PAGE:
Packing for a Long Trip
You’ve had the best trip of your life! You saw unbelievable sights, cooked amazing meals, and made unforgettable memories. You’ve packed up your gear, drove the long trek home, and as exhausted as you are from your trip, you have one more task: to unpack your gear. But it doesn’t have to painful. It can actually be quick and organized! Here are 10 tips for unpacking your gear:
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Who doesn’t love outdoor gear, eh? Until social media came along, I didn’t know that anything could be more addictive, time consuming (or dangerous to the credit card!) than wandering through an outdoors store.
Since falling in love with wild places I’ve accumulated quite a bit of stuff, but when I was just getting started, I was simply looking for advice to get through the gopple-de-gook of retail shop assistants desire to get a sale. I just needed good stuff that was tough enough to handle the Aussie bush and wasn’t going to break the bank.
On the advice of much more experienced people than me, my first purchase was a backpack from Macpac, and I haven’t looked back. In fact, I now own three of them and they’ve all got adventures and stories to tell.
Therefore, I’m super excited to announce that I’ve been appointed one of Macpac’s ambassadors
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Rare Cross River Gorillas Filmed
The link below is to an article reporting on the filming of the extremely rare Cross River Gorilla on motion sensor camera gear in Africa.
For more visit:
I have had a most interesting couple of days on the road and in the bush. Currently I’m in a motel room at Woolgoolga, near Coffs Harbour on the mid-north coast of New South Wales, Australia. ‘Hardly the wild,’ I hear you say, and you’re quite right – it isn’t. The weather was beginning to change I noticed on the final leg of my day’s itinerary, so I decided to hide out in a motel room for the night – good decision, it’s pouring outside.
I won’t give all away – I’ll leave the main description of the holiday to the website – but just some of the ‘downlights’ of the first couple of days for this post.
I didn’t arrive at Cathedral Rock National Park until just on dark, but did get the tent up prior to darkness arriving – when it did, it was dark! The campfire took an eternity to get going as all of the timber was damp and by the time I got it started it was time for bed – all-be-it an early night (7.30pm). I had decided to not spend the money on replacing all of the gear I needed to replace for camping, following the loss of a lot of gear over the years due to storage, etc. I hadn’t done much in the way of bushwalking or camping for years due to injuries sustained in my car crash and a bad ankle injury, so I left it all a bit late. I figured that for this holiday I’d make do and replace the gear with quality gear before the next trip. In short, I’ll get by – but it would have been nice to have some good gear just the same. It was a very cold night let me tell you – and long.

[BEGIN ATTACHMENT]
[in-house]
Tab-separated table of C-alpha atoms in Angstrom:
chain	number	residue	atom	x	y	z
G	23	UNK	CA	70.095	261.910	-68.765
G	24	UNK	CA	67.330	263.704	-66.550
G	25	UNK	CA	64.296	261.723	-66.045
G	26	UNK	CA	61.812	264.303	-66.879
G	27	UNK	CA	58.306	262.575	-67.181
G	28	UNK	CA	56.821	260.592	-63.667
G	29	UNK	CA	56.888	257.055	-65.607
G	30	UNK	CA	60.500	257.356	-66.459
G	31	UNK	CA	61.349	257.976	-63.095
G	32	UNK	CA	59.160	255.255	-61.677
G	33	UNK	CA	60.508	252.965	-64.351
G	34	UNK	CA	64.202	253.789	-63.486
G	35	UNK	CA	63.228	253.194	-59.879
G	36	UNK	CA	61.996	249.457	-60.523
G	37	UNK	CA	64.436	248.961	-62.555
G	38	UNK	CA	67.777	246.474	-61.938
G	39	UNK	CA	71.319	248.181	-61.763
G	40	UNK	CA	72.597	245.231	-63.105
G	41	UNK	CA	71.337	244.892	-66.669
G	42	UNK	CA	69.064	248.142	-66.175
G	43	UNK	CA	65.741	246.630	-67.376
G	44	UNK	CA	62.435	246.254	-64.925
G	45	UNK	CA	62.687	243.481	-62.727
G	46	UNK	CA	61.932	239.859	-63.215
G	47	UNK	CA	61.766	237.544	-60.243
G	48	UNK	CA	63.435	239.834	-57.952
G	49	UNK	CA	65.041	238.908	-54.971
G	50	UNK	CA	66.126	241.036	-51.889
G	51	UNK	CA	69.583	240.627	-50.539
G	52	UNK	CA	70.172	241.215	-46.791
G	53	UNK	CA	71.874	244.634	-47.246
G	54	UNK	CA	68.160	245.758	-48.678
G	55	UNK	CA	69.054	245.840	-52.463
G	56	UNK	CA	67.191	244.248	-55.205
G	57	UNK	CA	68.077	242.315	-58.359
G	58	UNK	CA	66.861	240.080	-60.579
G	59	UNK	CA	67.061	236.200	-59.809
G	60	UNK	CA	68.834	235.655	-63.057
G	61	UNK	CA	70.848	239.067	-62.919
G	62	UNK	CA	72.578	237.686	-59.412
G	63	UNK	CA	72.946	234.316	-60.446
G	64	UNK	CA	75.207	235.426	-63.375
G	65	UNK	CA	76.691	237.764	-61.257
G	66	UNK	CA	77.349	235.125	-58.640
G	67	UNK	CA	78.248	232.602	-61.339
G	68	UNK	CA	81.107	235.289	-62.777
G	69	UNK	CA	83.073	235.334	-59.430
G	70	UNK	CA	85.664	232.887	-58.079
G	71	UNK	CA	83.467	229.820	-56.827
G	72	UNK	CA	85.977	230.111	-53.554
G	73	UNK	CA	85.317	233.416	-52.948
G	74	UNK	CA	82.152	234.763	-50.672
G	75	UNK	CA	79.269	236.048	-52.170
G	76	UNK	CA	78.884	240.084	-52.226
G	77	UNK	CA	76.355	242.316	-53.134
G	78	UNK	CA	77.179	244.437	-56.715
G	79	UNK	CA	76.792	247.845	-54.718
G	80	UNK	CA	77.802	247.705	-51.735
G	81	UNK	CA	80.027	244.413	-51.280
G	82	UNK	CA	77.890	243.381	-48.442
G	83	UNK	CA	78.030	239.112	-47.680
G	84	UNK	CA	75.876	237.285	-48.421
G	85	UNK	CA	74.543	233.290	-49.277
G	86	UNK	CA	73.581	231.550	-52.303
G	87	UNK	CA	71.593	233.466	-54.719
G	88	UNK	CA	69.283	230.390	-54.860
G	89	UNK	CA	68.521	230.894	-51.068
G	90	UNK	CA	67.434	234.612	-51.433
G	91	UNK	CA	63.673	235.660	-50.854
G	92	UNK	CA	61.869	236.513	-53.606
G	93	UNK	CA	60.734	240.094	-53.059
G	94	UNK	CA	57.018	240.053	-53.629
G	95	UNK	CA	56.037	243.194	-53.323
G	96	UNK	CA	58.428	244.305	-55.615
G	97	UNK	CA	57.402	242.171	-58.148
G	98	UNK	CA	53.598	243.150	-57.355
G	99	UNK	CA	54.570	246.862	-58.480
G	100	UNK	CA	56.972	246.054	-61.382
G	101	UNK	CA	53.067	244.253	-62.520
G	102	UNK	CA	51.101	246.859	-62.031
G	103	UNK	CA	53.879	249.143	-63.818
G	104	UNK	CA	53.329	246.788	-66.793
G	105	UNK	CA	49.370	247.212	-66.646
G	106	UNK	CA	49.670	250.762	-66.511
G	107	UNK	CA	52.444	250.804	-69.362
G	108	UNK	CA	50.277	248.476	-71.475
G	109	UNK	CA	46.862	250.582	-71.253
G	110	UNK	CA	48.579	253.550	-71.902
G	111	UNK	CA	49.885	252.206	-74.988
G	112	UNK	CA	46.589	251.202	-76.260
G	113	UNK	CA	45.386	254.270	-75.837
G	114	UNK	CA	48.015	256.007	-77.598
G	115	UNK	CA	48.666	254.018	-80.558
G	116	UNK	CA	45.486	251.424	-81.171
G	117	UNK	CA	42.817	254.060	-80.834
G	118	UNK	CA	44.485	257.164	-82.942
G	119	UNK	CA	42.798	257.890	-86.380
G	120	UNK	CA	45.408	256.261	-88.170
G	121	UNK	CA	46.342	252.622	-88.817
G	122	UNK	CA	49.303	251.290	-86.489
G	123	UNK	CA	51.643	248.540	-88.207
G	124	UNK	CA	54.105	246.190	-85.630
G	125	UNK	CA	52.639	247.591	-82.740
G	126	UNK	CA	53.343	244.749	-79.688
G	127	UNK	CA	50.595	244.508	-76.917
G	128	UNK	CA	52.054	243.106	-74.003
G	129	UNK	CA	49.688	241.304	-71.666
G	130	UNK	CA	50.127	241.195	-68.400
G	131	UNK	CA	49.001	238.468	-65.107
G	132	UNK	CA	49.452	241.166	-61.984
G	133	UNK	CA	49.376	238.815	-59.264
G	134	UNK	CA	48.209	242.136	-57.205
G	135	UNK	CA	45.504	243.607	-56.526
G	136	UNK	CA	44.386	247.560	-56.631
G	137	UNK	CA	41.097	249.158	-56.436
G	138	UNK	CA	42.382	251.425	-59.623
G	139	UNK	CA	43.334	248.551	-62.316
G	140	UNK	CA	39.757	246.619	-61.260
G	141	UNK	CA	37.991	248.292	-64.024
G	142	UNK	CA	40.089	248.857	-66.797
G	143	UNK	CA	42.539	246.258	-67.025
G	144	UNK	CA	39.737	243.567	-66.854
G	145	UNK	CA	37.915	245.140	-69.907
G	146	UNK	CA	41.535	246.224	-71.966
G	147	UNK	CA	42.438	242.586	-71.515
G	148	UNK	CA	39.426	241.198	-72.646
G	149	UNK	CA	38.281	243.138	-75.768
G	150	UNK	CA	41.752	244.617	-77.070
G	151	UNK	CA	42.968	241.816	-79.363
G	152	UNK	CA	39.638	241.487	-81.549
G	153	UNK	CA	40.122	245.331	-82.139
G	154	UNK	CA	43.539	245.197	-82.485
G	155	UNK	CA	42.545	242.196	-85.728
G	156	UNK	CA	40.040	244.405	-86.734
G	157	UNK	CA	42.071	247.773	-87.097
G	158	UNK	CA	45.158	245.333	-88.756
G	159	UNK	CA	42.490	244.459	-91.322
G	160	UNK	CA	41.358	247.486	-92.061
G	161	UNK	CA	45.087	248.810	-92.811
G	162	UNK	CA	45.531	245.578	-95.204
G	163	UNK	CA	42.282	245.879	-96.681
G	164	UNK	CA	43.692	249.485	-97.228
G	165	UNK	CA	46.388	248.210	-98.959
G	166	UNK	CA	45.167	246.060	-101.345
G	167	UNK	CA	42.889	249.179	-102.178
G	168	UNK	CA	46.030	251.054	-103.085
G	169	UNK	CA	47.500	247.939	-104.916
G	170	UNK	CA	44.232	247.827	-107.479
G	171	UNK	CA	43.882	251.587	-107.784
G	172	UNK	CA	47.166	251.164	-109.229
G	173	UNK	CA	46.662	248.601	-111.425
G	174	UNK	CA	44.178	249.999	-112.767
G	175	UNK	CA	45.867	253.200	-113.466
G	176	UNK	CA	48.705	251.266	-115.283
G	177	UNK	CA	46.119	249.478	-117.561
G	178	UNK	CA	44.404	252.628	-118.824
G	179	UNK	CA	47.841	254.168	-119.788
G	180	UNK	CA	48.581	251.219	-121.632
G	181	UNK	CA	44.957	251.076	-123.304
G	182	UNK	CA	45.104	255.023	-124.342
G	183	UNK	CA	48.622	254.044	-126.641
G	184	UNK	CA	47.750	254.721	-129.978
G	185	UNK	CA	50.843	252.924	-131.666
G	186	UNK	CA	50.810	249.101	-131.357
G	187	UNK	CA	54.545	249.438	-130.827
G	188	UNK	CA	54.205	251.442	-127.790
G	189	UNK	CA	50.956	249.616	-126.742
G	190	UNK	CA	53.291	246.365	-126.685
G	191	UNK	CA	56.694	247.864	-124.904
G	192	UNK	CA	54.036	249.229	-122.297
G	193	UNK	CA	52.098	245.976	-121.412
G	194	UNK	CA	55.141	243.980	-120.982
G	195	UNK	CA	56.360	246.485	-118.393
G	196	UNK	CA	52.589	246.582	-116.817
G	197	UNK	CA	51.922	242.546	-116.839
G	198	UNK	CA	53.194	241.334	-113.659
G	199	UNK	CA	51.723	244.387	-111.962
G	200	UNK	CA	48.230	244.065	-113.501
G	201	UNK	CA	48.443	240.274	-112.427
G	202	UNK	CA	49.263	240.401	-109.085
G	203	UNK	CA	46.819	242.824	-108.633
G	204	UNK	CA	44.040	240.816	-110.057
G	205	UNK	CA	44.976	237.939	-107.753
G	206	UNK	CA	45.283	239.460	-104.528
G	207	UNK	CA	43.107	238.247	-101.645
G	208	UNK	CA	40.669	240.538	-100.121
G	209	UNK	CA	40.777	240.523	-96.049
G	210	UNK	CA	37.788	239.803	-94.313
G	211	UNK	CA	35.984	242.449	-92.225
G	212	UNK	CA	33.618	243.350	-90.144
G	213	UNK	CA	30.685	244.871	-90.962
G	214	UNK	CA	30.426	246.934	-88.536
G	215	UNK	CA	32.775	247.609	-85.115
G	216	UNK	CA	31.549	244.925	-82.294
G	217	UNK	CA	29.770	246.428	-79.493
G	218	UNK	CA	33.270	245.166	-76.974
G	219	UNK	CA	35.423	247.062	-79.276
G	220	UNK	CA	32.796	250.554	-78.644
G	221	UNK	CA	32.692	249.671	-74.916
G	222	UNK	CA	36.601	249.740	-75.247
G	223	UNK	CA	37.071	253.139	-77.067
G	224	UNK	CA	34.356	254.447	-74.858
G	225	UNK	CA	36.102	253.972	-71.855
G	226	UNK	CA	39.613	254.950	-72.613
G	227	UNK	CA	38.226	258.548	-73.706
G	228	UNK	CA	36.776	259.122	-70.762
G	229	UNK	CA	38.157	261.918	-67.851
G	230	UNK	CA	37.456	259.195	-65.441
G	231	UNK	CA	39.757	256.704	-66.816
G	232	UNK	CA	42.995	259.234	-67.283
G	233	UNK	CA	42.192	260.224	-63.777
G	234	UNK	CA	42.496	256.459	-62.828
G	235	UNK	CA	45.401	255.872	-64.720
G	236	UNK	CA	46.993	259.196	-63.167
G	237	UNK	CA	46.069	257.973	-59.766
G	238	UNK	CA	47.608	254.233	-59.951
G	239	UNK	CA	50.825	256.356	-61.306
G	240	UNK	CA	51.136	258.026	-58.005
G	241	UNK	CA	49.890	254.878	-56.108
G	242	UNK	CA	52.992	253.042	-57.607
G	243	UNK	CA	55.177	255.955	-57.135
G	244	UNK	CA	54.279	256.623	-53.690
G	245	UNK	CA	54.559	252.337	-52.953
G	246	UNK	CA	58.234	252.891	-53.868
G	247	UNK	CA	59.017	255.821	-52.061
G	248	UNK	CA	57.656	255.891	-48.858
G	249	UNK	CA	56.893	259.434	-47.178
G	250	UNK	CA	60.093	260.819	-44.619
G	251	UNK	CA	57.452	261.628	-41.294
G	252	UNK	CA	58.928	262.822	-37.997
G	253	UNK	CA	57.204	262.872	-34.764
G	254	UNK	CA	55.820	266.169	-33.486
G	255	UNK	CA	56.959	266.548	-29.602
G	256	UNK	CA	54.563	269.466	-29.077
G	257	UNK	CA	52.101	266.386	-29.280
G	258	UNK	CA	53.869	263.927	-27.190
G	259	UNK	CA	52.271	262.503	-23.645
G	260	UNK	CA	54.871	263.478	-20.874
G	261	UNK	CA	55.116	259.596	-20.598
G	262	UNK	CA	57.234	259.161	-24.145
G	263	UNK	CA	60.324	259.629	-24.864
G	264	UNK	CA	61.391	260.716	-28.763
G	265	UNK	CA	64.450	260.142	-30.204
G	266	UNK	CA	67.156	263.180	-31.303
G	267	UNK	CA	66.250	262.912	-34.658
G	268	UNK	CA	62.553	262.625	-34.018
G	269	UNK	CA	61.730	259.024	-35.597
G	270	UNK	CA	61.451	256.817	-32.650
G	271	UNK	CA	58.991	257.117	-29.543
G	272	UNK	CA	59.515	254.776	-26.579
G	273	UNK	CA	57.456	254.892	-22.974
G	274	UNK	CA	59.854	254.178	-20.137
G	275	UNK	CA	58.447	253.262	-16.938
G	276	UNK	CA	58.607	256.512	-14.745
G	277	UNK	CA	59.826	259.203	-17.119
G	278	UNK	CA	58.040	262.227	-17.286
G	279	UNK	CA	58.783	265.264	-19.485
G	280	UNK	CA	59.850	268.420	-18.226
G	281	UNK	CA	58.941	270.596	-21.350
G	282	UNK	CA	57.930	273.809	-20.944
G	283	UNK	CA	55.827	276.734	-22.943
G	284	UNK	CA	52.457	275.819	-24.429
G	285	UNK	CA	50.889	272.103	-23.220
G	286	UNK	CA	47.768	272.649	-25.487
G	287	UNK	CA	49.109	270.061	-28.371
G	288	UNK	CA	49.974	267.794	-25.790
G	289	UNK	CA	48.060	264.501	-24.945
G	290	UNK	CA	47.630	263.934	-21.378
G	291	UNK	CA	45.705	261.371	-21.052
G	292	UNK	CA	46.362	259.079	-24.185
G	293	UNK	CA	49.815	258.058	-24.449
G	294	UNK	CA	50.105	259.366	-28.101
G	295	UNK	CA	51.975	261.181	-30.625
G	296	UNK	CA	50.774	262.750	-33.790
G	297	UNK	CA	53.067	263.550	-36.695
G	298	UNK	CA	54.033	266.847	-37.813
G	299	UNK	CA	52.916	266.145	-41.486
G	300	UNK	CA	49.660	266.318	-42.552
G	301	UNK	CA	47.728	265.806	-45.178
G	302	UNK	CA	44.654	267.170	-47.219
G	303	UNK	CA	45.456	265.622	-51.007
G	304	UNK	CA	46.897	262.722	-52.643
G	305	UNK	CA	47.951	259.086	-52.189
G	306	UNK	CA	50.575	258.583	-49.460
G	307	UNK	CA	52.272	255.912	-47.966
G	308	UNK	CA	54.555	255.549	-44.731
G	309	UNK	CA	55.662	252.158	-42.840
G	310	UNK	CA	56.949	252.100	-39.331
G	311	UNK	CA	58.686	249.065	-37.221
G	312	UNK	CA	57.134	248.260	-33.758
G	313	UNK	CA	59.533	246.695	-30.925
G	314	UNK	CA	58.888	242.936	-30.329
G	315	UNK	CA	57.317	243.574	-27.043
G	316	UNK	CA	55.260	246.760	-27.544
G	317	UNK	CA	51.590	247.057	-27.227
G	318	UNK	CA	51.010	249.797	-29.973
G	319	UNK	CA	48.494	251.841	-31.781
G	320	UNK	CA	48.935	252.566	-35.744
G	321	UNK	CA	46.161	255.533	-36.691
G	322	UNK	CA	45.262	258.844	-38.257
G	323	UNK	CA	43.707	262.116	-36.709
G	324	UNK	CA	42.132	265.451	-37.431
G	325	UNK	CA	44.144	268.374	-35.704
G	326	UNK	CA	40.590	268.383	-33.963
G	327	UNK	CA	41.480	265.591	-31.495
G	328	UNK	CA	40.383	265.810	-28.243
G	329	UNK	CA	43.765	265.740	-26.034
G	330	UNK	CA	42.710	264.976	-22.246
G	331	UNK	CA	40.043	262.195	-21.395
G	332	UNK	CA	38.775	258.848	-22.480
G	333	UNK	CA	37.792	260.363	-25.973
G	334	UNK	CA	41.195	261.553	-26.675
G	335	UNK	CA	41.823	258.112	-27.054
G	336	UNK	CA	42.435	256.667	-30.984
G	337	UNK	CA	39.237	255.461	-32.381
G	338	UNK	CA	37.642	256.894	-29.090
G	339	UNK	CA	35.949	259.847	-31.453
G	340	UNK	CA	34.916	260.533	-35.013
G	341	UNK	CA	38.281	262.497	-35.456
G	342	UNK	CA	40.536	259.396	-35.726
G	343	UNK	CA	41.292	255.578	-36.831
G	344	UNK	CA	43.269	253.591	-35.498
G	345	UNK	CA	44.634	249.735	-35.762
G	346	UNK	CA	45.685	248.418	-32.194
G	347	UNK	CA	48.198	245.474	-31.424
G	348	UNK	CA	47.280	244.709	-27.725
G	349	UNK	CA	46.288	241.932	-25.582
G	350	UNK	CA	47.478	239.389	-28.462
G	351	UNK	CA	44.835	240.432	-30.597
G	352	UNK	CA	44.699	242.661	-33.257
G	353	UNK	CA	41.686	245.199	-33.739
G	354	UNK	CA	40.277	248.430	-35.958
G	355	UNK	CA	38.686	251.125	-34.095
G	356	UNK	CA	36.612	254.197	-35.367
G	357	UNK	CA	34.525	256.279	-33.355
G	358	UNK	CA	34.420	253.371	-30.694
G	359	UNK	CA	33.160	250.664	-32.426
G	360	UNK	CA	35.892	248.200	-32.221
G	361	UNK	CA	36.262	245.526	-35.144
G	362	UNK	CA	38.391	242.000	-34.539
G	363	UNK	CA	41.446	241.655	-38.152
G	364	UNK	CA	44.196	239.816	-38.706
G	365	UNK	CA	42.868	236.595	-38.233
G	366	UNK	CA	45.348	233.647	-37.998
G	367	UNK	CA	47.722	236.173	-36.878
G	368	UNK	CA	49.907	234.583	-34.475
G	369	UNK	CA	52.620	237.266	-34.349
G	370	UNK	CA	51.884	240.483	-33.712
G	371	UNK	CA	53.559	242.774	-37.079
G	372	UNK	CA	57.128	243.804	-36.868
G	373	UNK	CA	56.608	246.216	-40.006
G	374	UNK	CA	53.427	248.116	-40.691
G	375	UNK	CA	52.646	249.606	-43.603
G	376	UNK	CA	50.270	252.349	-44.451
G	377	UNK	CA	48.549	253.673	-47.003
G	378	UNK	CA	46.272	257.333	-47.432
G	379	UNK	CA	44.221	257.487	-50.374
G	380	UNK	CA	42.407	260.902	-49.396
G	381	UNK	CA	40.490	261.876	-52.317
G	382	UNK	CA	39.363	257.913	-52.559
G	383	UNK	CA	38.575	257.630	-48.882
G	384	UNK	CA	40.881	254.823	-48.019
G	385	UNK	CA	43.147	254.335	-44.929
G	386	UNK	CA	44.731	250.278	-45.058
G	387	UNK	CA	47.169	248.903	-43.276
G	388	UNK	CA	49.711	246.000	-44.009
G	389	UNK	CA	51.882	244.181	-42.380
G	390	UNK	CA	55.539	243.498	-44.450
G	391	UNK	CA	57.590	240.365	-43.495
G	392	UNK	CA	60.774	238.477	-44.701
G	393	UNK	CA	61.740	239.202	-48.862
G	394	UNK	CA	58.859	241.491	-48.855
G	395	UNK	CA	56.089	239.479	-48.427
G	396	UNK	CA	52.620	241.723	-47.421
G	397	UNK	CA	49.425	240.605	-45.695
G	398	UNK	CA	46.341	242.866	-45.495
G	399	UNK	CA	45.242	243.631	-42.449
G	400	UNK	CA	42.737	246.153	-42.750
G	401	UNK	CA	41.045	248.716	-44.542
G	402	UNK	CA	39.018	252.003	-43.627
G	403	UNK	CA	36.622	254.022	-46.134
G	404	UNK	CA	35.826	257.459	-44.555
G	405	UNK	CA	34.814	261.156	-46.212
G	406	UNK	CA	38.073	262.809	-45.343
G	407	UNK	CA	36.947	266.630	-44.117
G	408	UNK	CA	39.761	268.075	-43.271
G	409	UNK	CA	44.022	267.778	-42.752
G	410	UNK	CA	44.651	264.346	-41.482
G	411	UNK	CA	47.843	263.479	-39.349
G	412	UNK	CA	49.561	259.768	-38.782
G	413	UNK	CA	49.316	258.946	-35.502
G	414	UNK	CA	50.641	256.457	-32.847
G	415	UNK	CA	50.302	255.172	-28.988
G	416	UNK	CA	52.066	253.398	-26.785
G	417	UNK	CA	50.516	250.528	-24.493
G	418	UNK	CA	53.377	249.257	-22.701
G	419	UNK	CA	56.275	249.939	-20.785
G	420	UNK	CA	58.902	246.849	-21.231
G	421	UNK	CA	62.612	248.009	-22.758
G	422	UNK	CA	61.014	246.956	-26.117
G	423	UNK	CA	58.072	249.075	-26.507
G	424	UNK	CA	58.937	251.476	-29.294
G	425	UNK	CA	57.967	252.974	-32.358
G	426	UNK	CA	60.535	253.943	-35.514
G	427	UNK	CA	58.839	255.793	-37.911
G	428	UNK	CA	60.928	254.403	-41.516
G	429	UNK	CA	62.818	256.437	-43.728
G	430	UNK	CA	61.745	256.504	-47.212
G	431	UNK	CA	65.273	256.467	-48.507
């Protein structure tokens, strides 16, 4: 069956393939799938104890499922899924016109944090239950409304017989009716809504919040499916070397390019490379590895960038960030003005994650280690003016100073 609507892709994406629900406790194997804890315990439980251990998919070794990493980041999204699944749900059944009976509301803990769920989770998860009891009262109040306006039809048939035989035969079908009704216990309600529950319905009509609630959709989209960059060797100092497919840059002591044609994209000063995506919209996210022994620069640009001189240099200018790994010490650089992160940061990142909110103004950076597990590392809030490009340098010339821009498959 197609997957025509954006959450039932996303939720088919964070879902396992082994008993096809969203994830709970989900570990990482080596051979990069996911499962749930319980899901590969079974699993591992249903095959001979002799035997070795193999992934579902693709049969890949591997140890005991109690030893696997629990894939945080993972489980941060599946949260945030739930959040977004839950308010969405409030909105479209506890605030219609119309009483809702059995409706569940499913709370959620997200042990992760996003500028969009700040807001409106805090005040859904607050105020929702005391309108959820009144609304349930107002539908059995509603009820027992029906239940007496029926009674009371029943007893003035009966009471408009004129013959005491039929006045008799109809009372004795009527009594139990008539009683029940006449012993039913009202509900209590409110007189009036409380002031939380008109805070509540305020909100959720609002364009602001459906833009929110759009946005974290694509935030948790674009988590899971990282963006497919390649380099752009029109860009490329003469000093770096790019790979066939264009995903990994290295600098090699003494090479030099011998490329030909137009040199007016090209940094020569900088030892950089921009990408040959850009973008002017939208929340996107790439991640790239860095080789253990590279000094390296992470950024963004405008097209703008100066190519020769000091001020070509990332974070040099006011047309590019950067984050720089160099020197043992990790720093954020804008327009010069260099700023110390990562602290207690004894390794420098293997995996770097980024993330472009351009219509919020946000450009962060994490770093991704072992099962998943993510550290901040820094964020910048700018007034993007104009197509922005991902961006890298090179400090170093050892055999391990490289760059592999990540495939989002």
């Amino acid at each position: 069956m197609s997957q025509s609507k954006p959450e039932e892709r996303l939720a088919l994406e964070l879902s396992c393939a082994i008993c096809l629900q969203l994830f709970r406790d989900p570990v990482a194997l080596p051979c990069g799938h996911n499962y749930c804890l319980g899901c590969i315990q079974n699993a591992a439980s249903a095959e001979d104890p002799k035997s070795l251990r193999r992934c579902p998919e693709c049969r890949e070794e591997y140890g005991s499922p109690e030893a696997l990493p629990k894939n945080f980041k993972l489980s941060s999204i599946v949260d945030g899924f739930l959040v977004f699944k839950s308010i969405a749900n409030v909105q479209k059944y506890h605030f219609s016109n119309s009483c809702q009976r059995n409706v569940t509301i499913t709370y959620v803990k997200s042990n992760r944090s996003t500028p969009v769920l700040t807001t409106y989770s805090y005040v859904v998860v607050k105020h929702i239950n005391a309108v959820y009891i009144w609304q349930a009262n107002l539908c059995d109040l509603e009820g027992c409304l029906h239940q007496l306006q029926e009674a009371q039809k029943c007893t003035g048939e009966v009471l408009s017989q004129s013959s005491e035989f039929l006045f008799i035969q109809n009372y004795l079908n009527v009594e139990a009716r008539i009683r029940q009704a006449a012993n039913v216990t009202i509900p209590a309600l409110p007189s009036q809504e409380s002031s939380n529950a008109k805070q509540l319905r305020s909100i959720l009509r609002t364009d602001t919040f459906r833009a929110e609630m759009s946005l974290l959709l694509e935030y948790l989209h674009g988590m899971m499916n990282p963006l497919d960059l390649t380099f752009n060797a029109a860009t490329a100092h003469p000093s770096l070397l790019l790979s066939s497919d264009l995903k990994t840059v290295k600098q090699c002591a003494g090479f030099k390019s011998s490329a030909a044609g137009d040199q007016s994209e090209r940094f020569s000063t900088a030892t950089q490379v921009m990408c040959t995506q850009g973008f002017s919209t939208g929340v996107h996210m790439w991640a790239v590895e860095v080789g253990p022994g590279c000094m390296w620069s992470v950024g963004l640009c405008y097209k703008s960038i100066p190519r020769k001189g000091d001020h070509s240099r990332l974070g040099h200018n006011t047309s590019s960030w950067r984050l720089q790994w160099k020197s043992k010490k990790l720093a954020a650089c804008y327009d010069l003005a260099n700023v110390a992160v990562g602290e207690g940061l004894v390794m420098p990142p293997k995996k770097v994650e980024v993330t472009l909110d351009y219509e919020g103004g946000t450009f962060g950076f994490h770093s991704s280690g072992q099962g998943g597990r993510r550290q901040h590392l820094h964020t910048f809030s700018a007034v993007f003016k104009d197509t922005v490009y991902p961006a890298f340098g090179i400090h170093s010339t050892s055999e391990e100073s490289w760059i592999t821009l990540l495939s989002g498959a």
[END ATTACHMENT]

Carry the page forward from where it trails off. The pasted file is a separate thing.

When I reached the heights of my first walk today, standing on top of Cathedral Rock National Park, my digital camera decided to die on me. I knew there was something wrong with it during the ascent as it was really chugging away taking pictures. I did get a couple of reasonable panoramic shots on the top of Cathedral Rock before it died, so that was good. I took stills with the video camera I was using, so it wasn’t a complete loss. When I completed the Woolpack Rocks walk I made the trip to Coffs Harbour to seek a replacement and got one for a reasonable price. It’s just another compact and so I will also buy a digital SLR prior to my next trip I hope. My previous SLR was basically destroyed when the camera cap came off during a multiple day bushwalk and all manner of stuff got into it. It wasn’t digital so I didn’t bother repairing it.
So tomorrow – off to Dorrigo National Park I hope and several lengthy walks I haven’t done before. Hopefully the rain will clear.
Travellers to the Barrington Tops are being warned that outlaw and modern bushranger Malcolm Naden is suspected of hiding out in the remote wilderness area. There is currently a $50 000 reward for information that leads to his capture. He is the most wanted person in New South Wales, suspected of being involved in the disappearance of his cousin Lateesha Nolan and the murder of Kristy Scholes in 2005 at Dubbo.
Naden has sought refuge in the bush in the region bordered by Dubbo in the west and Kempsey in the east since 2005. During this time he has broken into homes, stealing non-perishable food items, camping gear and other equipment required to survive the bushland in which he hides and lives. He is known to be an expert bushman.